He joined the team after a short Minor League stint, proving effective in his return.
— Gingersaurus Rex (@HeyGingersaurus) December 27, 2019
As a bullpen arm, the 36-year-old Rijo posted a 2.12 ERA in 17 innings.
He was not as successful the next year, as injuries once again plagued his arm.
Prior to the 2003 season, he was forced to undergo another elbow surgery, which was unable to fix the pain and left him helpless.
Electing to not endure any more surgeries, Rijo retired from baseball at 38-years-old.
In his 14 MLB seasons, he posted a career 3.24 ERA with a 116-91 record.
However, injuries stunted a career that appeared to be heading on a Hall of Fame projection.
Following his retirement, Rijo worked as a special assistant to the General Manager of the Washington Nationals.
However, one of the players he scouted and signed was later found to have a different name and be four years older than they thought.
This prompted his eventual firing of Rijo and closure of his Dominican baseball academy.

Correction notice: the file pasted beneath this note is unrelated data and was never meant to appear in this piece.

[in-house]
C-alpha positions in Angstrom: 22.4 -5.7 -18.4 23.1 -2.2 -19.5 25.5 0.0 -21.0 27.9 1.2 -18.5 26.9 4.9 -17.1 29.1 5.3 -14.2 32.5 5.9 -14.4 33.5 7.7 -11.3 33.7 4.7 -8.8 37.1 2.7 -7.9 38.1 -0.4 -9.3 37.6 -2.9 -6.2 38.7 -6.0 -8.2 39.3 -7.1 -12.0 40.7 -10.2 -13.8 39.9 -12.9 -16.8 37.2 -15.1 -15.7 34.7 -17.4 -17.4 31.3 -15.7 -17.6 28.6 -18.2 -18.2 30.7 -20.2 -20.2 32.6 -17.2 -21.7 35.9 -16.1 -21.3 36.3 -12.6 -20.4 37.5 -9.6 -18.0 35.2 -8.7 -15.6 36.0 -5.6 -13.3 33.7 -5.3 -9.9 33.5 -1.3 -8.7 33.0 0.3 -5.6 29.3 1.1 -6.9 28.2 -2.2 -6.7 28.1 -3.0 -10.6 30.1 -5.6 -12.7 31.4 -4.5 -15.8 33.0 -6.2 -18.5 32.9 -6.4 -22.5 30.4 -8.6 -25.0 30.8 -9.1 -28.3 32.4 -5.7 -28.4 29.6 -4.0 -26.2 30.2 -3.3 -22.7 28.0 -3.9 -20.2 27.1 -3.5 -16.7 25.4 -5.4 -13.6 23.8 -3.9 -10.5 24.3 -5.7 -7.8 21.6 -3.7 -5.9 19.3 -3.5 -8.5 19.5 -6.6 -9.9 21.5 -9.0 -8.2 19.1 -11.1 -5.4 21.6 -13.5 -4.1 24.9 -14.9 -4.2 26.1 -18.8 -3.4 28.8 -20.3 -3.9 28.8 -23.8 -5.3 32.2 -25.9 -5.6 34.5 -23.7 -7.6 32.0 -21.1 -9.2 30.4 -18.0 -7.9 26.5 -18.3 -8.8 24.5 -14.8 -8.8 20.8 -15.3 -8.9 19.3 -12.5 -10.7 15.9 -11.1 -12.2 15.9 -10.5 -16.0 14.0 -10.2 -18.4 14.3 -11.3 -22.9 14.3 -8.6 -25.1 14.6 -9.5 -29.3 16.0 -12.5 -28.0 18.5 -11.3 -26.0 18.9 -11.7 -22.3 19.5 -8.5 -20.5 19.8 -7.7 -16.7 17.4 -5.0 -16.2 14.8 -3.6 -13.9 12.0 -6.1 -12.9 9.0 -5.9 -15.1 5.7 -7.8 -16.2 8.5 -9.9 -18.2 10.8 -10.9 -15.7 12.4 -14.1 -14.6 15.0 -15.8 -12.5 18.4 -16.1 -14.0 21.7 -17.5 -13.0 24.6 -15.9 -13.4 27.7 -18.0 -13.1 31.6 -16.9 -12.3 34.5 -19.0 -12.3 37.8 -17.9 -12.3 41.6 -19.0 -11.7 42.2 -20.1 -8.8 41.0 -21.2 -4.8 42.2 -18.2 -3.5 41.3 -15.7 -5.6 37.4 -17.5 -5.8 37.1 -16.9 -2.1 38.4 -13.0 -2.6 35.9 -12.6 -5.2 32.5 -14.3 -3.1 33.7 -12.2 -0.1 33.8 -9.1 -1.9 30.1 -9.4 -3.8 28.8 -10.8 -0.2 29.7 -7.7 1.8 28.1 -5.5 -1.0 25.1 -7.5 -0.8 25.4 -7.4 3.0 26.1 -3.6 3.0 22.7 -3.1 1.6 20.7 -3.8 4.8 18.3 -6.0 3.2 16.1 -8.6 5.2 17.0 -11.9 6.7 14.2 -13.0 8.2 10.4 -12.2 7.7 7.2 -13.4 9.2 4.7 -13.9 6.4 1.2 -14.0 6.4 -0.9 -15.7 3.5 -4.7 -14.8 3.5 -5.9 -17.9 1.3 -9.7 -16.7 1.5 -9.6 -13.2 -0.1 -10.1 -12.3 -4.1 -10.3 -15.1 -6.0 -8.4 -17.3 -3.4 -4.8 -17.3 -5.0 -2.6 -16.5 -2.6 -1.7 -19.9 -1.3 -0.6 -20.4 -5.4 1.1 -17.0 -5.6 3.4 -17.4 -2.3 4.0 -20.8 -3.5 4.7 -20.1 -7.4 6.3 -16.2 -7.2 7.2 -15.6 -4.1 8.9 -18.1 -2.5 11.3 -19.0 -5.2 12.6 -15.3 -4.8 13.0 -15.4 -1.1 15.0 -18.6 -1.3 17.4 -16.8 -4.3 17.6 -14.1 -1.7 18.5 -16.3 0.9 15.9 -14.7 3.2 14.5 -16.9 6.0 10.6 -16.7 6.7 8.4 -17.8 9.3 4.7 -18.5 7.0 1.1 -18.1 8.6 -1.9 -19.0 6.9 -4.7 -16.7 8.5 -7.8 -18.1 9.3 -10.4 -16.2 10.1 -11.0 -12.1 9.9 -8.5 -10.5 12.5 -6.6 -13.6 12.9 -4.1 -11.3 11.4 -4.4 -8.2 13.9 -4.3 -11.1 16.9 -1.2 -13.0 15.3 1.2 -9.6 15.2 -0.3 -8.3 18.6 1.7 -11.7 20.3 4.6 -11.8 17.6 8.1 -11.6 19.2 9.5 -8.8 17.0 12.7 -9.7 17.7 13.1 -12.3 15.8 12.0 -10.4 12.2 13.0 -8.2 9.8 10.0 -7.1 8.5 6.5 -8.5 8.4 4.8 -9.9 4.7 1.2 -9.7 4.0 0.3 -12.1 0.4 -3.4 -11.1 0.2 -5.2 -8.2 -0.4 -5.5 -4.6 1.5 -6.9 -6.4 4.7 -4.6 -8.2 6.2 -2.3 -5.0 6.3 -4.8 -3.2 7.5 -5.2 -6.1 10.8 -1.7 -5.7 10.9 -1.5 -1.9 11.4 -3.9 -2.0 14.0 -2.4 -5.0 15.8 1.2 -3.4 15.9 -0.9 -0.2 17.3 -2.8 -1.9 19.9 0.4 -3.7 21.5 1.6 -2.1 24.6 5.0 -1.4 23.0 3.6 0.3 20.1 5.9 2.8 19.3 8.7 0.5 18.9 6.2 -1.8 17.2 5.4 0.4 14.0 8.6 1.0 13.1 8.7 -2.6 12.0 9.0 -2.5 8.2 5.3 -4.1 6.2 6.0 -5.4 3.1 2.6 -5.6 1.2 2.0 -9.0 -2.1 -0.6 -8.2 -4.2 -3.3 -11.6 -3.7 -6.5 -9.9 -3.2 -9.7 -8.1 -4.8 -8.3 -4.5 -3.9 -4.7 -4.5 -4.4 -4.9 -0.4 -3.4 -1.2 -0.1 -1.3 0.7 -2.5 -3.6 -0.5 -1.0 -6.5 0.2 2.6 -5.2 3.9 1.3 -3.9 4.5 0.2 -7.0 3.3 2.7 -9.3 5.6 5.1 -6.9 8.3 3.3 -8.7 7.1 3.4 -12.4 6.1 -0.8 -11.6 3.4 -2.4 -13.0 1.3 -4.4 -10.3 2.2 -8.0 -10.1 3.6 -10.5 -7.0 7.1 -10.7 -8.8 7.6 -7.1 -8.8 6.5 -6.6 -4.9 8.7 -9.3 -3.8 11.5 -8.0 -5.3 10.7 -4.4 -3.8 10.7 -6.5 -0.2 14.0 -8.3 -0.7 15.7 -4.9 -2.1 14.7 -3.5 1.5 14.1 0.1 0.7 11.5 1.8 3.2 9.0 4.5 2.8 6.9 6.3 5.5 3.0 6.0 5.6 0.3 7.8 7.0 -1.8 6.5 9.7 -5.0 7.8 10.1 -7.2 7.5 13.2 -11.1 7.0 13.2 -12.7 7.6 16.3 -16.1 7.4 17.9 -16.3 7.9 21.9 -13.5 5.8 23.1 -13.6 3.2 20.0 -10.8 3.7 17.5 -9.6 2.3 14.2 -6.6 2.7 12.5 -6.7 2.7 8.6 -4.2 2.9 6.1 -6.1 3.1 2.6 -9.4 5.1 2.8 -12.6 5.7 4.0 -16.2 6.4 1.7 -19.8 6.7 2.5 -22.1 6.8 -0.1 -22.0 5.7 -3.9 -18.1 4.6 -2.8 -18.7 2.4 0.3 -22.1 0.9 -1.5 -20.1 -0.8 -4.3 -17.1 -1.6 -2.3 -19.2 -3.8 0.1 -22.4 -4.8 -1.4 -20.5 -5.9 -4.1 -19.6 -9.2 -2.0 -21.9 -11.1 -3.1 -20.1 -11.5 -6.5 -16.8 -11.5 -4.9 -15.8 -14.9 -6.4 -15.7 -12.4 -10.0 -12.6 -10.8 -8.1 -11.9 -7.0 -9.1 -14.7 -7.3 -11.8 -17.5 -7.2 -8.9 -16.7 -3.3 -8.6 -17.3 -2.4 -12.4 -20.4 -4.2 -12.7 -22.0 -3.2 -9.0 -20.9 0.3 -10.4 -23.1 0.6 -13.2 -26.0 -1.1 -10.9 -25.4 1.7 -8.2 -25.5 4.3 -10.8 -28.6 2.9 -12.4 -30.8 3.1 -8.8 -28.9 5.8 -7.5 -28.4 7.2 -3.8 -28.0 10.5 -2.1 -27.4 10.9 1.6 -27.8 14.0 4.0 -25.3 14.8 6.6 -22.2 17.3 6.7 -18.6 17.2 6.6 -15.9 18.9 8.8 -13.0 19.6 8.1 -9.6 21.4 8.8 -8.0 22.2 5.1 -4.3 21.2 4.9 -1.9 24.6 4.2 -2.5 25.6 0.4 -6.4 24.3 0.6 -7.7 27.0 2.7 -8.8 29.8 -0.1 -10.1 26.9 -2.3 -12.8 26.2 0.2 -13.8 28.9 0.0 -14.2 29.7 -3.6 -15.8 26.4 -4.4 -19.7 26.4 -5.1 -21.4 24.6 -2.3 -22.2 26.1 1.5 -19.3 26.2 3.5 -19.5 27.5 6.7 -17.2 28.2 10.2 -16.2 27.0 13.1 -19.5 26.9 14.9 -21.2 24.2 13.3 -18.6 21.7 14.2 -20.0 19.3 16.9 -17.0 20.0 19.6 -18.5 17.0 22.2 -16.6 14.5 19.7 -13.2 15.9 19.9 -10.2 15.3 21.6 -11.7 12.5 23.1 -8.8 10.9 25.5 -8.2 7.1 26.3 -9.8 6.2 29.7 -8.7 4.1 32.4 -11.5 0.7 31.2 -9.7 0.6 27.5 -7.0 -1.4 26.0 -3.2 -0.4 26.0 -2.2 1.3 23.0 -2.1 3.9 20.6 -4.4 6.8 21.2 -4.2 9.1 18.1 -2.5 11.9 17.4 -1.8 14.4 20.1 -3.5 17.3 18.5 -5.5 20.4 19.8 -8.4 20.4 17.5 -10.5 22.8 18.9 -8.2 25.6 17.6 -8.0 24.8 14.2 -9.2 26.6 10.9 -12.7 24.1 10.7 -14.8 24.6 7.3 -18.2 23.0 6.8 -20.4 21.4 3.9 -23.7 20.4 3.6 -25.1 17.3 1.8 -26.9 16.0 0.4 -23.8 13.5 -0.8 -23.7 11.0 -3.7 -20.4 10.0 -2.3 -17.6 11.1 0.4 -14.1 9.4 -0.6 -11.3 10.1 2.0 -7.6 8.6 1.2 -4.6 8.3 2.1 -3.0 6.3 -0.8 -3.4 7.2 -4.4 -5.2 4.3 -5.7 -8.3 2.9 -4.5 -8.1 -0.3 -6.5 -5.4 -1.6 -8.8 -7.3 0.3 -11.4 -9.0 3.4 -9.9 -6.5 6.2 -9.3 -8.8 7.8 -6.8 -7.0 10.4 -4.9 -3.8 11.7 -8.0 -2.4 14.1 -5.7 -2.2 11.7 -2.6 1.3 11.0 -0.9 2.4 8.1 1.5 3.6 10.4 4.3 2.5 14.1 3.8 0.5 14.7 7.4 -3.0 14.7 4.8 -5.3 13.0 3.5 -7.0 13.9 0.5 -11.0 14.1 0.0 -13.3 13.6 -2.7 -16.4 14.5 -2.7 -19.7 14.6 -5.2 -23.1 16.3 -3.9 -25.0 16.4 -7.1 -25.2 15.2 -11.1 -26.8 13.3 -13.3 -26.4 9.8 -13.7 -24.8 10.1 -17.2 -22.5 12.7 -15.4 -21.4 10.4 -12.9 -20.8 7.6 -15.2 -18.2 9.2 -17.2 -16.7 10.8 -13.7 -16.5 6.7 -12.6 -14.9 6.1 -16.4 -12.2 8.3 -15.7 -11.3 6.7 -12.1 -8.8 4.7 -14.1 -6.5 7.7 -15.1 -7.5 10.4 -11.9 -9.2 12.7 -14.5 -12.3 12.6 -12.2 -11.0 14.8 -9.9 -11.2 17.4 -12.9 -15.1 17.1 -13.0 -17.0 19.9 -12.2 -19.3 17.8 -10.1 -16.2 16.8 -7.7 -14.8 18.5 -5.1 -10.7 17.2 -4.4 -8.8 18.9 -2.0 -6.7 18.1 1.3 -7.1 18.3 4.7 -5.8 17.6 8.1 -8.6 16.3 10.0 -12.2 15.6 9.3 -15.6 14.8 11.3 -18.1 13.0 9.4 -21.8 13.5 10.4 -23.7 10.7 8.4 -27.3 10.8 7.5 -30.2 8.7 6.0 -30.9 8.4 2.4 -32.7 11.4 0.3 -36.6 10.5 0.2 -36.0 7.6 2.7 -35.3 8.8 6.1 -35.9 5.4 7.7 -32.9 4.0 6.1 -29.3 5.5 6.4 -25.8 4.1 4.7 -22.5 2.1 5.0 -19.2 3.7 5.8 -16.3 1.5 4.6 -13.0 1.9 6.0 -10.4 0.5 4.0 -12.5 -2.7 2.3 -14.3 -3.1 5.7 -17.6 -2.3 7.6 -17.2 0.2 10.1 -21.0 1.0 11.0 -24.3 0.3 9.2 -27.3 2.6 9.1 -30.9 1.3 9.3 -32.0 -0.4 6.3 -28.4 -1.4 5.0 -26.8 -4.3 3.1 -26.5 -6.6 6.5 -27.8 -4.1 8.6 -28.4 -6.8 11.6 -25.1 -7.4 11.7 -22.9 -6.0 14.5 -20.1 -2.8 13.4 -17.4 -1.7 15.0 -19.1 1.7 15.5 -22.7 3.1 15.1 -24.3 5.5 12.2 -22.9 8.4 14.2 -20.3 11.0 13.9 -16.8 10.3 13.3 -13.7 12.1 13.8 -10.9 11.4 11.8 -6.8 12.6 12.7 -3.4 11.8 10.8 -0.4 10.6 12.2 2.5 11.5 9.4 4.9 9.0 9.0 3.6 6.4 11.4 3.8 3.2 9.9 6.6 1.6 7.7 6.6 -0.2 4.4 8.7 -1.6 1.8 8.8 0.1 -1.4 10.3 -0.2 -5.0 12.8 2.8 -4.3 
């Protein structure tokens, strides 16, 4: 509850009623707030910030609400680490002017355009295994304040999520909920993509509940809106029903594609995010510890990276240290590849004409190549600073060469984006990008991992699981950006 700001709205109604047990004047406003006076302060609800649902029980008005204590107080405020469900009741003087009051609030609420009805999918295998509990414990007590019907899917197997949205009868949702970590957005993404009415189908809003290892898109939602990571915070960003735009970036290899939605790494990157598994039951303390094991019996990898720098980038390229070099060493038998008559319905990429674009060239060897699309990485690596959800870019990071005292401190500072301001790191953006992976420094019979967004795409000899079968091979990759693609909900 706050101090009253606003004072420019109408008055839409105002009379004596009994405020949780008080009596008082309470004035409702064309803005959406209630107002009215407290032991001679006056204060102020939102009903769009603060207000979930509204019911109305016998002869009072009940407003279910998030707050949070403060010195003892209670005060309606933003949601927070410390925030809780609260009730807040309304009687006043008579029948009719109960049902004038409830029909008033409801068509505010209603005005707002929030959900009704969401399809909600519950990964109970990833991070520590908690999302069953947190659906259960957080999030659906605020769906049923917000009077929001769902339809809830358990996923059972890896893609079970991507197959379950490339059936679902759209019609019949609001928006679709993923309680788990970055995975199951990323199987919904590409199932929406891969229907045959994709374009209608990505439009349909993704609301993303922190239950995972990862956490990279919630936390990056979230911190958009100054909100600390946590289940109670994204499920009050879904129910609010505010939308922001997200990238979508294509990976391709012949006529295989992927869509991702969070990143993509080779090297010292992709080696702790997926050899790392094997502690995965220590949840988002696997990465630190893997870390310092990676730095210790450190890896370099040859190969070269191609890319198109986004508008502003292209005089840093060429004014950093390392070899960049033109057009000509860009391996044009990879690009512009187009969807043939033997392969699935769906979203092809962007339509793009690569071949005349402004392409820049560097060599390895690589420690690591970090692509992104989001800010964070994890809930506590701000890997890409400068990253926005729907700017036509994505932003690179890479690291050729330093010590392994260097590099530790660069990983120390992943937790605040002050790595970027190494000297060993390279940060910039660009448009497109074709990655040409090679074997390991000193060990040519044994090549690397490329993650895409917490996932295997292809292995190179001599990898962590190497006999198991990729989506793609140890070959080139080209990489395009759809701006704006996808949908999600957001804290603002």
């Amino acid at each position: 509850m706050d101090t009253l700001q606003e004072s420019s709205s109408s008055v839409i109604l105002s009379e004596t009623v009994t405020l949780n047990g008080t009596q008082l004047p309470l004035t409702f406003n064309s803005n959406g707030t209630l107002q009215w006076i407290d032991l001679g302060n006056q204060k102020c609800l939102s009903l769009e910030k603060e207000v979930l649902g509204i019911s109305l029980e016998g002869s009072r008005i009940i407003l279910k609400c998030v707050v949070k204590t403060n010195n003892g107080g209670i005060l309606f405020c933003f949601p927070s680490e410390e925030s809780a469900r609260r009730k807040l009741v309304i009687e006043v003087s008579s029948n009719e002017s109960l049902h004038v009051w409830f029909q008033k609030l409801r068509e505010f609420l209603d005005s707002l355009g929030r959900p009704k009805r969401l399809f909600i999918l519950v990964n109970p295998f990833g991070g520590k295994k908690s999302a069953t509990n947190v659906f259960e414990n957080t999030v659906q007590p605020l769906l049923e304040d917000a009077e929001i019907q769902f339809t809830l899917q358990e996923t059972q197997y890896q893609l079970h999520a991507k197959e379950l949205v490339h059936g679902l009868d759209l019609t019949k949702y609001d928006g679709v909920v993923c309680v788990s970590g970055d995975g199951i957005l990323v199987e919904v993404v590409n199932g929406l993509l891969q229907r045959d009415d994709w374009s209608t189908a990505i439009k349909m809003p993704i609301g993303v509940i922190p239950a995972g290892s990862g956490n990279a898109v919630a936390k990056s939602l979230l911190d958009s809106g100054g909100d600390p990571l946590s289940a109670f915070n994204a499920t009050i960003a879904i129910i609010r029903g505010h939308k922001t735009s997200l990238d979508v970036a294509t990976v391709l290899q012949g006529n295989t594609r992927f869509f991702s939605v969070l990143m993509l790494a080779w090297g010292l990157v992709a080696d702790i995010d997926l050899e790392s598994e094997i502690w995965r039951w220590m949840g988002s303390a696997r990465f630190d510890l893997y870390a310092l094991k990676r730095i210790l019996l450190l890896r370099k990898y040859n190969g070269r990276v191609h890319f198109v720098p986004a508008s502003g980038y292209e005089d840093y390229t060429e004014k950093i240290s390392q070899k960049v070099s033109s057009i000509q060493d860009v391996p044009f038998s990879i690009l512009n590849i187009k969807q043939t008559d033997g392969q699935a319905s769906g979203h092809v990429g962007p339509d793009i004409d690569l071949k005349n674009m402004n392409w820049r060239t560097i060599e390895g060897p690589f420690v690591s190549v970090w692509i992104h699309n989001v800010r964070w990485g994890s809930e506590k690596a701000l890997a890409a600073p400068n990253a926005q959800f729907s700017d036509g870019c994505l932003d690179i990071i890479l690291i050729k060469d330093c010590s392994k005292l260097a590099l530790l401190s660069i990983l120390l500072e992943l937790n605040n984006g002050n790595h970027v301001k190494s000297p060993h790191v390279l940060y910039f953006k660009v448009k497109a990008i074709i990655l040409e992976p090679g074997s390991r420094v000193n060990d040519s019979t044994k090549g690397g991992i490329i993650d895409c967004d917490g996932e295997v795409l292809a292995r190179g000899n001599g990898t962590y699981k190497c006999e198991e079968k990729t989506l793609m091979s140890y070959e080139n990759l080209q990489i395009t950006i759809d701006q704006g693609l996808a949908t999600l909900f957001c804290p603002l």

That was the last of Rijo’s time spent around baseball.
In 2011, Dominican police investigated his involvement in a potential money laundering scheme with a locally known drug trafficker.
He was charged in 2012 but not arrested by authorities.
Rijo’s career proves just how difficult being a professional athlete can be.
Jose Rijo, born #OTD in 1965, led the @Reds to their last World Series championship in 1990 and became a hero in his native Dominican Republic. Few players have had as many peaks and valleys in their careers. #SABR bio: https://t.co/uLONz4TJ9W pic.twitter.com/8sS7goA2Hp
— SABR (@sabr) May 13, 2019
He went from a dominant force on the mound to someone whose body just would not hold up.
However, he will forever remain a part of Reds history with his role in bringing the city a World Series title.